Editor’s note: Ohioans in November will vote on whether to make marijuana legal for medical and recreational use. ResponsibleOhio has proposed what’s become a controversial ballot measure; it’s been reported that the group of investors in marijuana cultivation and sales will spend up to $20 million to campaign for its passage. Already, 23 states have legalized the sale of marijuana for medical use and four states allow pot for recreational use. After this year’s Ohio’s vote, the country could see an even greater movement to end the prohibition on marijuana through state, rather than federal, legislation. “I actually consider 2016 to be what I call the game-over year because there’s a good chance that a bunch of states will legalize marijuana,” said Bill Piper, director of the Drug Policy Alliance’s office of national affairs.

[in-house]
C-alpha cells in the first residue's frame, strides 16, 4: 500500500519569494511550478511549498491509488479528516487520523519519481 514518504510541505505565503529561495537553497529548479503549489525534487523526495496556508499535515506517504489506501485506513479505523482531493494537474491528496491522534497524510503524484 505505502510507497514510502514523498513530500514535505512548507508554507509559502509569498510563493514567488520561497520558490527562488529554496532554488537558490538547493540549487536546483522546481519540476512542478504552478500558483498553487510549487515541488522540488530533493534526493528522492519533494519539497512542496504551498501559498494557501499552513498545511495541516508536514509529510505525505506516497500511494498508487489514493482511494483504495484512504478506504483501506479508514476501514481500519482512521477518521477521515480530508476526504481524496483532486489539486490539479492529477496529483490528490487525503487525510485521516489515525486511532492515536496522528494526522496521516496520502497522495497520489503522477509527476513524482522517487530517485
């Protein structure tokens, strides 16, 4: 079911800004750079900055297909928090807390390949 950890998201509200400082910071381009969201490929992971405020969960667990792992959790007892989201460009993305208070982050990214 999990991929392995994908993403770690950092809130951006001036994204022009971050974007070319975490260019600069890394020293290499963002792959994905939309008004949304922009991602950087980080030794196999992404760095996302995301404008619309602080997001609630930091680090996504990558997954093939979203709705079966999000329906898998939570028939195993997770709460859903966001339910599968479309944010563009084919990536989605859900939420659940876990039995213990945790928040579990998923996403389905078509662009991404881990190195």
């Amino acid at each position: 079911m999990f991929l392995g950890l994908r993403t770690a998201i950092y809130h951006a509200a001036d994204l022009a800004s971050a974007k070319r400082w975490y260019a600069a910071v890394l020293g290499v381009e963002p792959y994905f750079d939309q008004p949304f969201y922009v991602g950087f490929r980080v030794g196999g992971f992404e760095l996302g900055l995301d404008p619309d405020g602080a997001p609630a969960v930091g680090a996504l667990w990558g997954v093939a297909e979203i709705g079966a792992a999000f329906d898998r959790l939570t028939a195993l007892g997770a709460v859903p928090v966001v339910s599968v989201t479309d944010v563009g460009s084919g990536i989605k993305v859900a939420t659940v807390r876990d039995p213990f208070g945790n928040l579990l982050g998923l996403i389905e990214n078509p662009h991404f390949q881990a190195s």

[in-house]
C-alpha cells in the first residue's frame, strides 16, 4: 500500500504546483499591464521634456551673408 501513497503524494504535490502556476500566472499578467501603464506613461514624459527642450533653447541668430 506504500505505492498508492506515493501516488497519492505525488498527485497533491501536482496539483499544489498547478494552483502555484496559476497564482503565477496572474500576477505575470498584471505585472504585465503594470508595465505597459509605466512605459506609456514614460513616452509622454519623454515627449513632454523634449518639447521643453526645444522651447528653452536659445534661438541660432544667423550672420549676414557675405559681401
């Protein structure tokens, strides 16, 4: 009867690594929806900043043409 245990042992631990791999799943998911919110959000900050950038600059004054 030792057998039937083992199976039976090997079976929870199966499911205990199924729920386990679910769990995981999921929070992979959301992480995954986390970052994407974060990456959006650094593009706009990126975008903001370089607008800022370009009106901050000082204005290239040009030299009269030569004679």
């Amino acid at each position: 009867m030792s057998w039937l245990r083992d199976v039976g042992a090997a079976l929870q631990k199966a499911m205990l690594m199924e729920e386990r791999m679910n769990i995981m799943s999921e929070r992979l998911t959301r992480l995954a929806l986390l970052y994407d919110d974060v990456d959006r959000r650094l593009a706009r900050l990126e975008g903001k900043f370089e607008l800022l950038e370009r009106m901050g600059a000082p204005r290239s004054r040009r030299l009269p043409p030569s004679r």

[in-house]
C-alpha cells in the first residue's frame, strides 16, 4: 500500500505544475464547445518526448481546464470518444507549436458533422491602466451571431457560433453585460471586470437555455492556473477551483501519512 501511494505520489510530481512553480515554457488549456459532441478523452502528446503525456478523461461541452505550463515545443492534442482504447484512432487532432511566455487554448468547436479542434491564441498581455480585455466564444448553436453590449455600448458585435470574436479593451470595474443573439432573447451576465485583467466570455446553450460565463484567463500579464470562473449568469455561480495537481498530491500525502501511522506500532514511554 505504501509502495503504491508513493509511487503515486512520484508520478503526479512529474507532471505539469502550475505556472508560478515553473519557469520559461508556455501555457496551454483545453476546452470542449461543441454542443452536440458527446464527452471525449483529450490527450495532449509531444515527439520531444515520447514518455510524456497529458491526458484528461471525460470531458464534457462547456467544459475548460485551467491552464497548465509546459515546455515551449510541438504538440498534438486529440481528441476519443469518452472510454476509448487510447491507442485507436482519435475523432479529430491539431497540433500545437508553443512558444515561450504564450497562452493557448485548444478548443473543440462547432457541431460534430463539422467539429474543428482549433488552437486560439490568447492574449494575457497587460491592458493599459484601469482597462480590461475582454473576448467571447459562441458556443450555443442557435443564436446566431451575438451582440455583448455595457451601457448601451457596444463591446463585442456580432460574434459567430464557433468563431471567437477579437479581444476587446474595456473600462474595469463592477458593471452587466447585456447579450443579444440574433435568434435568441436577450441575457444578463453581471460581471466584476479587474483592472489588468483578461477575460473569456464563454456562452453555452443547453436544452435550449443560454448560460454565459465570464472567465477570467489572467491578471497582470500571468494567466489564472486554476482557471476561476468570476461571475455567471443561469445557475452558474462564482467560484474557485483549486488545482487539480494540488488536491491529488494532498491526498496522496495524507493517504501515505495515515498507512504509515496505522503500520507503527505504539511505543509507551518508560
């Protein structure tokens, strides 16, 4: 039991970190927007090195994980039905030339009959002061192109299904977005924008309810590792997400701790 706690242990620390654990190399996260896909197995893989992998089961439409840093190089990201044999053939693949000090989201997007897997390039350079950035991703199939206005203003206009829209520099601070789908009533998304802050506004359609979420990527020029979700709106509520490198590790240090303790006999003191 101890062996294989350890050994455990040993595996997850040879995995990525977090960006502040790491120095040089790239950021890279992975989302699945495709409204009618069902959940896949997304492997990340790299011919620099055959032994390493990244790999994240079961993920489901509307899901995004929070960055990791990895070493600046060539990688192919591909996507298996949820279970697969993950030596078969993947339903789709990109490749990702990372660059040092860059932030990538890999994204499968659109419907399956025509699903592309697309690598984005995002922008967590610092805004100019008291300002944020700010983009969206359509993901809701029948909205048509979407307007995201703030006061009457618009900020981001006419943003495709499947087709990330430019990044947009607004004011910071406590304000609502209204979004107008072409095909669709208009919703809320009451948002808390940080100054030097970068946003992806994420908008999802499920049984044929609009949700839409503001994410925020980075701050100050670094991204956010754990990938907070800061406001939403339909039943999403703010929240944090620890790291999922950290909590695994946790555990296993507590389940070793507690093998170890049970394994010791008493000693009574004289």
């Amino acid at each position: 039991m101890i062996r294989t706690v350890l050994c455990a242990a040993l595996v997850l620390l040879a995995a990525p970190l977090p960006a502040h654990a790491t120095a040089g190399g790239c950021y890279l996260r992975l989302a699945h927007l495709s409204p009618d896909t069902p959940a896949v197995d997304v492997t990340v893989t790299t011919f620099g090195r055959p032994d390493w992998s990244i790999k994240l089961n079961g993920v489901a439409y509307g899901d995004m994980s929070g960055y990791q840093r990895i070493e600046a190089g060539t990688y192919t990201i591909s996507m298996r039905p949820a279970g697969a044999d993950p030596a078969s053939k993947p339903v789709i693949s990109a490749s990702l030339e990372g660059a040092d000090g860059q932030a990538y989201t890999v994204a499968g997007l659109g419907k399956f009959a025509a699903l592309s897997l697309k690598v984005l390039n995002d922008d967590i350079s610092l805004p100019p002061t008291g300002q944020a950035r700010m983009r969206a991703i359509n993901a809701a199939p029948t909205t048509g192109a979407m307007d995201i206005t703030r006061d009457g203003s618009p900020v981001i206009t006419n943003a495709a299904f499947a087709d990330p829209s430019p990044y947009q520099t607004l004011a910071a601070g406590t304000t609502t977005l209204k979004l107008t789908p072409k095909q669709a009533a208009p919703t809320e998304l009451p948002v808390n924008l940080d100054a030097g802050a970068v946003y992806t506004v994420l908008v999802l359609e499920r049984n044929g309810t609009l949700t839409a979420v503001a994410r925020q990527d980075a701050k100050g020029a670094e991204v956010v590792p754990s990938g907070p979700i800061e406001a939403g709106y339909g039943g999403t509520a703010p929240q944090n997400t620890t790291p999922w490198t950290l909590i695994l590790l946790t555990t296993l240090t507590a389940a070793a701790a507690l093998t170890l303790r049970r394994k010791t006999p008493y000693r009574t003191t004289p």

In April, the U.S. Centers for Disease Control and Prevention raised to 535,000 its estimate of the number of American children with potentially dangerous levels of lead in their blood. But for U.S. communities combating the lead hazards, there might never be any money from the group some say is most responsible for creating the problem: the companies that made lead pigment used in the old, flaking paint still coating millions of dwellings. The industry could be on the verge of defeating the last major legal assault by municipalities and states seeking damages to fund lead removal. Apart from one settlement, the industry has successfully defended roughly 50 lawsuits by states, cities, counties and school districts over the last 24 years. Now, in a bench trial under way in San Jose, Calif., the industry is seeking a final victory in a case brought by 10 public agencies, including the cities of San Francisco, Oakland and San Diego, as well as Los Angeles and Santa Clara counties.